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Stocks Mixed; Bond Yields Back Below 7%

May 30, 1997|From Times Wire Services

Smaller-company stocks set a new high for the fifth straight session, but blue chips stumbled Thursday as a warning from Nike fed fears that company profits won't justify the market's lofty levels.

The Dow Jones industrial average fell 27.05 points to 7,330.18. It has now slipped by about 53 points since reaching its record-high close of 7,383.41 on Tuesday .

The Nasdaq market succumbed to some profit taking, particularly among bellwether technology shares, after closing at record highs for three straight sessions. It closed down 7.14 points at 1,403.04.

Technology stocks had provided much of the market's recent strength. IBM tumbled 2 1/4 to 87 7/8, and the shares of computer-networking companies also got clobbered after big recent gains.

"A lot of these tech stocks had made ferocious runs in a very volatile market," said Scott Bleier, chief investment strategist at Prime Charter Ltd. "Wall Street always tends to go to extremes, and there's always a snapback afterward."

Among networking stocks, 3Com fell 3 5/16 to 47 3/16, after rising nearly 10 points in the last week. Ascend Communications lost 2 3/4 to 56 5/8 after a similar run.

"When you get up this high, there isn't much room for disappointment, and you saw that today," said William M. Lefevre, senior market analyst at Ehrenkrantz King Nussbaum, noting Nike's discouraging profit forecast. "But I don't think this is a peak. The market is right now in a pause--a mini-consolidation from a pretty good run."

The broad market displayed a more positive tone than the blue-chip sector, with advancing issues outnumbering those that fell and the Russell 2,000 list of smaller companies closing at a record high for the fifth straight session, at 378.43, up 0.64 point.

Bond yields dipped below 7% on Thursday for the first time in three days as prices rose in reaction to a successful auction of five-year notes. The yield on the benchmark 30-year Treasury bond fell to 6.97%.

The Treasury sold $12 billion of 6.5% notes at a discounted 6.616%, the lowest yield since Feb. 26. Dealers were relieved that the notes sold well after Wednesday's disappointing auction of three- and six-month notes.

"There was strong demand for the five-year note and some relief that we're finished with supply here," said Paul Kasriel, an economist at Northern Trust Co. in Chicago, "but I think really we're marking time until next week, when we get the [National Assn. of Purchasing Management] report on Monday, and of course the monthly lottery also known as the employment report."

The purchasing managers trade group is scheduled to release its survey of business activity Monday morning. The Labor Department will release May job-creation and unemployment data at the end of next week.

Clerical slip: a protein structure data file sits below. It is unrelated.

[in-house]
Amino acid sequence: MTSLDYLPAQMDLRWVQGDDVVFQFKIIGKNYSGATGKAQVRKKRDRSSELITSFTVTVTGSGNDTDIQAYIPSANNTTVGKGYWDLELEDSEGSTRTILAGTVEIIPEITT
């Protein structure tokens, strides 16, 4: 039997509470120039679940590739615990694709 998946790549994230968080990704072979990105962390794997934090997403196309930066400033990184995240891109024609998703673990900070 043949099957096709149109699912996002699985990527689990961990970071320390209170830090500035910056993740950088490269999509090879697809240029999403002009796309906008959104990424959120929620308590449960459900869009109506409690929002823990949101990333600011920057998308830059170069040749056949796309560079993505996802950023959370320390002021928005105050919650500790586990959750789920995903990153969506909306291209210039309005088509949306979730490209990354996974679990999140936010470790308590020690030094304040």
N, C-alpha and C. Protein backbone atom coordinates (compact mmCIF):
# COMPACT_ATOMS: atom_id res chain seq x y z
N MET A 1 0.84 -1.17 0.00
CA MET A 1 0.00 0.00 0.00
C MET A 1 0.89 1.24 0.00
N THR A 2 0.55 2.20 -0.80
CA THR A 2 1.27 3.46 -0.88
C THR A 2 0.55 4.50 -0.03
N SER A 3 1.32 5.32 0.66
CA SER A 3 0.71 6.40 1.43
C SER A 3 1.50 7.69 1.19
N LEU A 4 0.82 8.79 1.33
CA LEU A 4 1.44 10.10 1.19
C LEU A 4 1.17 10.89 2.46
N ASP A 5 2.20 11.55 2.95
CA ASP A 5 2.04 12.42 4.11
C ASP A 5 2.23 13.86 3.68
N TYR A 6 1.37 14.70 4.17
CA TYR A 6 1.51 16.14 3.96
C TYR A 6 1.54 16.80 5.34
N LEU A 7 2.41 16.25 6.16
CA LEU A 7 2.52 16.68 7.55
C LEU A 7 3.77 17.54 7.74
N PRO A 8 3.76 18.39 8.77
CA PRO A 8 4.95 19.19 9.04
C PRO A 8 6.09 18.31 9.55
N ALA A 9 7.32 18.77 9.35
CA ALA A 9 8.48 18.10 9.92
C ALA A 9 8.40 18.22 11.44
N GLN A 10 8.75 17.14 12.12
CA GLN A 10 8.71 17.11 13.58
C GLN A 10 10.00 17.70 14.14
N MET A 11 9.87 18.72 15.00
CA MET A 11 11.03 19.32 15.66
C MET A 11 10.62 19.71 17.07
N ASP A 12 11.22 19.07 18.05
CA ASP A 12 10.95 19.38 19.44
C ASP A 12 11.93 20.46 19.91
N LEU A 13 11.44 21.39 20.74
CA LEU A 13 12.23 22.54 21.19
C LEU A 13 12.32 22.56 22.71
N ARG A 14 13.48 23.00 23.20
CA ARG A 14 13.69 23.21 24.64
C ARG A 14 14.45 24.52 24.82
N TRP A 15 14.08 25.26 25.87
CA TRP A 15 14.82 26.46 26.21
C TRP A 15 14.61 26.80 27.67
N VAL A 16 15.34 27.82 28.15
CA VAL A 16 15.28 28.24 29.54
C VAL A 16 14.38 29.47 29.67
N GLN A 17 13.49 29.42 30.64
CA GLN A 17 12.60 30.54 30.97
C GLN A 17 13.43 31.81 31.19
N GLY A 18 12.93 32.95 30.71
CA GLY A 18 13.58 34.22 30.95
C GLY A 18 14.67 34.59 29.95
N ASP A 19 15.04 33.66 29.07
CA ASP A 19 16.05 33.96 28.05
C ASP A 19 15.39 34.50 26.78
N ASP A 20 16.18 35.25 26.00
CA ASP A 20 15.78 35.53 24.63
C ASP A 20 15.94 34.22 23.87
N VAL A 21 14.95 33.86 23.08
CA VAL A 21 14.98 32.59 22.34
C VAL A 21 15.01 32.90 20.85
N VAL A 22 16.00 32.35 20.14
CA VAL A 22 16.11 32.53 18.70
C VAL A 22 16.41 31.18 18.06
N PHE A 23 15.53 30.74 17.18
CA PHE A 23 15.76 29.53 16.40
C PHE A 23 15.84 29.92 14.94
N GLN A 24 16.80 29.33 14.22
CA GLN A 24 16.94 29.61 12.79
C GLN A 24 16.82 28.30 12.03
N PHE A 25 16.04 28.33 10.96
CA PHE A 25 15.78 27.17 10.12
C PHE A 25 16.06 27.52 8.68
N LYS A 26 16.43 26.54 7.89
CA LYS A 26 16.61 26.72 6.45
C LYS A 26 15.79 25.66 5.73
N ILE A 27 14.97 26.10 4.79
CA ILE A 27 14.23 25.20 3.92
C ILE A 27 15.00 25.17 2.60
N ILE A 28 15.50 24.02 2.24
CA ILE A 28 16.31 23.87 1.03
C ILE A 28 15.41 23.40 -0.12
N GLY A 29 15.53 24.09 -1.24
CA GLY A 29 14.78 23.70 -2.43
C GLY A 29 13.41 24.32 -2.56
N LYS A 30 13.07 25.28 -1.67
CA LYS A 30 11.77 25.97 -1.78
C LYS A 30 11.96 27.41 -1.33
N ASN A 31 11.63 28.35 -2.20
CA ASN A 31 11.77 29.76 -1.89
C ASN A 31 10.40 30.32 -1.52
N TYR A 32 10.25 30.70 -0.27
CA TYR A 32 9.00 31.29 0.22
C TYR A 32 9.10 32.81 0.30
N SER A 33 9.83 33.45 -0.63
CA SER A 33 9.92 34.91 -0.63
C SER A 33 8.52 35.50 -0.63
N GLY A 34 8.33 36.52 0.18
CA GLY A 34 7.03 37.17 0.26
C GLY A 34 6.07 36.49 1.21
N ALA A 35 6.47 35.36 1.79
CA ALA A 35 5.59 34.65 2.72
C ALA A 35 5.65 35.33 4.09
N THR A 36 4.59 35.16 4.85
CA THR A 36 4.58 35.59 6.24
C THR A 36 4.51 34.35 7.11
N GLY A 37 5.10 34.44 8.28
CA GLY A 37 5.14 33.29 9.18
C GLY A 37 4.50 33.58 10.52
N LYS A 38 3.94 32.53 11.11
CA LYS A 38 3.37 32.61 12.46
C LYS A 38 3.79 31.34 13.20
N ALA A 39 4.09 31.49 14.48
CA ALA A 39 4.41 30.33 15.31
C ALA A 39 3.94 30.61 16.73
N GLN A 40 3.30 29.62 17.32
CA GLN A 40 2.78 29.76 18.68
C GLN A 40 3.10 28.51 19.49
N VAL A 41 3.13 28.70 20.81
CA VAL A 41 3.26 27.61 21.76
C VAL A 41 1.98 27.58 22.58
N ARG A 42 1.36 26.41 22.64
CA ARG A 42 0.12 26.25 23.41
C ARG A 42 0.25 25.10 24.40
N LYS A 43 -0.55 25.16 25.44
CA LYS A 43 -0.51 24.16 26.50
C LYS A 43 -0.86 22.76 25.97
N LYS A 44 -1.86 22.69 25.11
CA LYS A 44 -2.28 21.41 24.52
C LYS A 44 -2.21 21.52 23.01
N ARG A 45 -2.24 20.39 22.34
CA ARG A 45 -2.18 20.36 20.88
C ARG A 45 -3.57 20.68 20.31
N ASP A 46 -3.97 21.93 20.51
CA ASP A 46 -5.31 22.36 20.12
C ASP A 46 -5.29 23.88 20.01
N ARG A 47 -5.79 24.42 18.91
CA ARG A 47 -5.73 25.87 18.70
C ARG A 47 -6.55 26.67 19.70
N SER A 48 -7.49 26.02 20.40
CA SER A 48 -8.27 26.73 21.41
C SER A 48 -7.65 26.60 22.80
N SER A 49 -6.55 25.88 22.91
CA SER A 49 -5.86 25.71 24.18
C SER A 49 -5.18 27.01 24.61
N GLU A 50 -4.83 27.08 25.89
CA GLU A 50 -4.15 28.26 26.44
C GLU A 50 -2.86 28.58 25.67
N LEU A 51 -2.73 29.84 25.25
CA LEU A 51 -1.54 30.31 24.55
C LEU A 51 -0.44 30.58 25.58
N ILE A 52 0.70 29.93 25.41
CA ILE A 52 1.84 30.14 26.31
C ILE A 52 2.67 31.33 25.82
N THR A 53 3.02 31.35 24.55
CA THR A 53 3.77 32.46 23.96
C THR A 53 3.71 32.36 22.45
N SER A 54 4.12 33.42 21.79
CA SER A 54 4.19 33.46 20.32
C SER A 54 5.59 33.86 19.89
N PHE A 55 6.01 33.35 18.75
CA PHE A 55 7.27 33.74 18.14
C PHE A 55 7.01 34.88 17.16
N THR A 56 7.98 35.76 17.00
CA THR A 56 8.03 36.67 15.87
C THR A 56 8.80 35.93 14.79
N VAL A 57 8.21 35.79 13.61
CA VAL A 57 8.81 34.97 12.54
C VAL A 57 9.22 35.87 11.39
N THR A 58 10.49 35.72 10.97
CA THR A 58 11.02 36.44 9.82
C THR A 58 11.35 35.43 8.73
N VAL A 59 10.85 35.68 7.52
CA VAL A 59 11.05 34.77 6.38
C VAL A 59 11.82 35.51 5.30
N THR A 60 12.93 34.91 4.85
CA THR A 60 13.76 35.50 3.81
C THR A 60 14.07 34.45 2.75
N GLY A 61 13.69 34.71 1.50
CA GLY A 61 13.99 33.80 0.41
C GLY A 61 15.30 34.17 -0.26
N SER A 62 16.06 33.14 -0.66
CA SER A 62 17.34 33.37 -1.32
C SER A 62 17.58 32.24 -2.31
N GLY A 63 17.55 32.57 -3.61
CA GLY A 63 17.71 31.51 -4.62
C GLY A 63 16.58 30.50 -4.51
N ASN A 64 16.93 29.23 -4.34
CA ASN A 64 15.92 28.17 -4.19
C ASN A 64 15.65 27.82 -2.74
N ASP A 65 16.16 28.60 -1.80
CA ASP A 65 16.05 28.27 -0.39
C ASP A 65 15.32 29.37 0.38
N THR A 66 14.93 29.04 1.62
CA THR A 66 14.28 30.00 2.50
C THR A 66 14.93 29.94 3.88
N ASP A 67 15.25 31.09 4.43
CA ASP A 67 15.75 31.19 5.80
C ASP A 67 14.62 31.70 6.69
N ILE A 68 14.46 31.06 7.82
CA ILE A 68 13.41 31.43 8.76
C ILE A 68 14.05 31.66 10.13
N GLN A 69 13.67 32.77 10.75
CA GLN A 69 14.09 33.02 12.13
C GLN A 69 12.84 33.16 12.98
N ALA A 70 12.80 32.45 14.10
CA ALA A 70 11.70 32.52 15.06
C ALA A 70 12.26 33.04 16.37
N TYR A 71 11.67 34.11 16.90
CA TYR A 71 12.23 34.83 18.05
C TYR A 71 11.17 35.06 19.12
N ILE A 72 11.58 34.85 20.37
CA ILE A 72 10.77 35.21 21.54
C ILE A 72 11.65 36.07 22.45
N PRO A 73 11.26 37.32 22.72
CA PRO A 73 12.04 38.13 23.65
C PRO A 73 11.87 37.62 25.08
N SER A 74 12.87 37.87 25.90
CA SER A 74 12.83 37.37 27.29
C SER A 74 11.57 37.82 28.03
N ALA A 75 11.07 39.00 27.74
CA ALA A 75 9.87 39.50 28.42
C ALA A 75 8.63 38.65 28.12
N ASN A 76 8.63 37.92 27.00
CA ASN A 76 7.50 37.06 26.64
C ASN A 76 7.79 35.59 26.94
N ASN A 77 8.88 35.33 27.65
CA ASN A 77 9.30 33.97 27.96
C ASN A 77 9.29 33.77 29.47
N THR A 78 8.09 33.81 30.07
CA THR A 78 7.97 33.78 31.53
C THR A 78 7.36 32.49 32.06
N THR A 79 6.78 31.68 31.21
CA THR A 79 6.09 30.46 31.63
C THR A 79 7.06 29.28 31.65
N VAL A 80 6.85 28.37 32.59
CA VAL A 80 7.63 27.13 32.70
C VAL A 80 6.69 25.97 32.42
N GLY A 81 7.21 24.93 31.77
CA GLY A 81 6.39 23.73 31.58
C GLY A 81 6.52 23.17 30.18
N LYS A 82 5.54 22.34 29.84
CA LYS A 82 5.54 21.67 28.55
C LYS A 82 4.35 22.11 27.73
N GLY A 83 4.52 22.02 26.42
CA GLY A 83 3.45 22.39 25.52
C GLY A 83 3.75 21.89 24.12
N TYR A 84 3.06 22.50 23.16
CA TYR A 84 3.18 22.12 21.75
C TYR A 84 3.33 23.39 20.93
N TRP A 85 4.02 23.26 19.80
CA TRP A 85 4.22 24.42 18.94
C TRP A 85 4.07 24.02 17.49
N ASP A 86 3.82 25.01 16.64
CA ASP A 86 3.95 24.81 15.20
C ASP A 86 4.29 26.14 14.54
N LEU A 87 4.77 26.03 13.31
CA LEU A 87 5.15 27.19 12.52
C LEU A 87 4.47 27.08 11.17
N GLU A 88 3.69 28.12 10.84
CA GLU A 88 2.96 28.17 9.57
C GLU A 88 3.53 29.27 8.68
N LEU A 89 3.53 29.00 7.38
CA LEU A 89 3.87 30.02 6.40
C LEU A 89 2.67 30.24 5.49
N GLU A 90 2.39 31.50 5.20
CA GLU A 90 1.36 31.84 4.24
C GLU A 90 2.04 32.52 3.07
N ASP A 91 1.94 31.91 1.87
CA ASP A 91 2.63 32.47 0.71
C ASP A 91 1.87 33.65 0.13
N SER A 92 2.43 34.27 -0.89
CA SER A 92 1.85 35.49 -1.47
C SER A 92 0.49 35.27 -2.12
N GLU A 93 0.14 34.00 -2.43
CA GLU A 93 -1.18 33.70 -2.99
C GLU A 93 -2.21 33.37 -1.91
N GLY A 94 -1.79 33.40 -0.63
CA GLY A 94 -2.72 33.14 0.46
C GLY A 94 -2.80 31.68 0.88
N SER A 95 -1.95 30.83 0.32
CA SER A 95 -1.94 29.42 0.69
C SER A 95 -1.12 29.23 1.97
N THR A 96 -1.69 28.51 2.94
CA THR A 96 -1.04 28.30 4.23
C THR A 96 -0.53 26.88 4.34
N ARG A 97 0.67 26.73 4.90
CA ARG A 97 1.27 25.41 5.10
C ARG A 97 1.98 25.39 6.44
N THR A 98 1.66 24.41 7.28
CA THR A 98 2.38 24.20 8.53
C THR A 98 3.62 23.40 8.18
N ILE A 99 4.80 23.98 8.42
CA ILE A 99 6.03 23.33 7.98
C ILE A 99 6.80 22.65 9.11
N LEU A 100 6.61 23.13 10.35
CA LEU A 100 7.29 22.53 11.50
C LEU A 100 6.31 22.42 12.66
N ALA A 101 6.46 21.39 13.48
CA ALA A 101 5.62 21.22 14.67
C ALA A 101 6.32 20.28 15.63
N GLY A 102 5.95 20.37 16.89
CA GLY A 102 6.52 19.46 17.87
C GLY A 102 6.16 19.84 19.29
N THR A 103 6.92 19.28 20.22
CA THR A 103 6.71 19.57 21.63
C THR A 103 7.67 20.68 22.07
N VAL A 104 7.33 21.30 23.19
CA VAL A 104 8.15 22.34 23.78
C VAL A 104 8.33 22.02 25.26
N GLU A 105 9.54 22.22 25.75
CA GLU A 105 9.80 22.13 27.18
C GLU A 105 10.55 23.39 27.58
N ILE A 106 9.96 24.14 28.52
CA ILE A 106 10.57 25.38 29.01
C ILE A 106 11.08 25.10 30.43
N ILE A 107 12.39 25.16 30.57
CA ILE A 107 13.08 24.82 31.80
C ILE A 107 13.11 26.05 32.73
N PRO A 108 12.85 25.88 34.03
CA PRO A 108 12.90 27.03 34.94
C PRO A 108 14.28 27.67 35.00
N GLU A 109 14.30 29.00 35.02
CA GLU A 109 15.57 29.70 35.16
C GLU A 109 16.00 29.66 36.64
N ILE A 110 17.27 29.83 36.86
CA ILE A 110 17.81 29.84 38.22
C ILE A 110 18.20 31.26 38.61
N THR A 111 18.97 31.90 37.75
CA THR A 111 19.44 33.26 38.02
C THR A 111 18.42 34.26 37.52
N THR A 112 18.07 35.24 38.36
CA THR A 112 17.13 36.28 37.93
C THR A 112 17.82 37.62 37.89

Among Thursday's highlights:

* Gucci Group fell 5 7/8 to 68 1/2. The luxury-goods maker told analysts April sales were hurt by the weak Japanese yen.

* General Motors dropped 1 to 56 3/4 after its chairman and chief executive, blaming the effect of labor strikes, said the auto maker won't reach its goal of increasing its share of the U.S. car market to 33% in 1997. The CEO did say he expects GM's share to rise from the 31.3% of last year, a post-World War II low.

* Boeing rose 2 to 105 5/8 after Merrill Lynch said the stock will probably rally after having lagged the market so far this year. Analyst Byron Callan forecast an end-of-the-year target of $115 a share, and a price of $125 by 1998's close.

* Southwest Airlines fell 7/8 to 25 7/8 after Chief Executive Herbert Kelleher said the 10% airline ticket tax reinstated this year will "make it very difficult for Southwest Airlines to surmount its earnings of last year," which amounted to a record 56 cents a share for the second quarter of 1996. Analysts had expected 60 cents for the current second quarter.

Overseas, Tokyo's Nikkei-225 stock average fell 0.2% and London's FTSE-100 fell 0.1%. Germany's financial markets were closed for a holiday.

Soybean prices soared Thursday as processors scrambled to secure dwindling stocks, and coffee prices hit the highest levels in 20 years on worries about supplies.

At the Chicago Board of Trade, soybeans for delivery in July closed 20 cents a bushel higher at $8.69 1/2 after jumping the allowable 30-cent daily trading limit early.

At the Coffee Sugar and Cocoa Exchange in New York, the sizzling rally in coffee prices carried into a third straight session with prices shattering the $3-a-pound barrier.

Coffee for July delivery closed up 19.25 cents a pound, or 6% higher at $314.80, after rising as high as 318 cents, the highest price for coffee on the exchange in two decades.

"We are seeing history happen," said Christian Wolthers, vice president of Miami-based importer Blaser & Wolthers Specialty Coffee Trading Co. "We've not seen a market move like this without frost, drought or any other kind of tragedy. It is a clear situation of short supply for demand."

The latest fear among traders is that as cold weather sets in during the Brazilian winter next month, coffee trees could be damaged, as they were during a frost in June 1994.

On Wednesday, the Brazil Specialty Coffee Assn. said it estimates this year's harvest will reach 21.74 million 132-pound bags, compared with 27 million last year.

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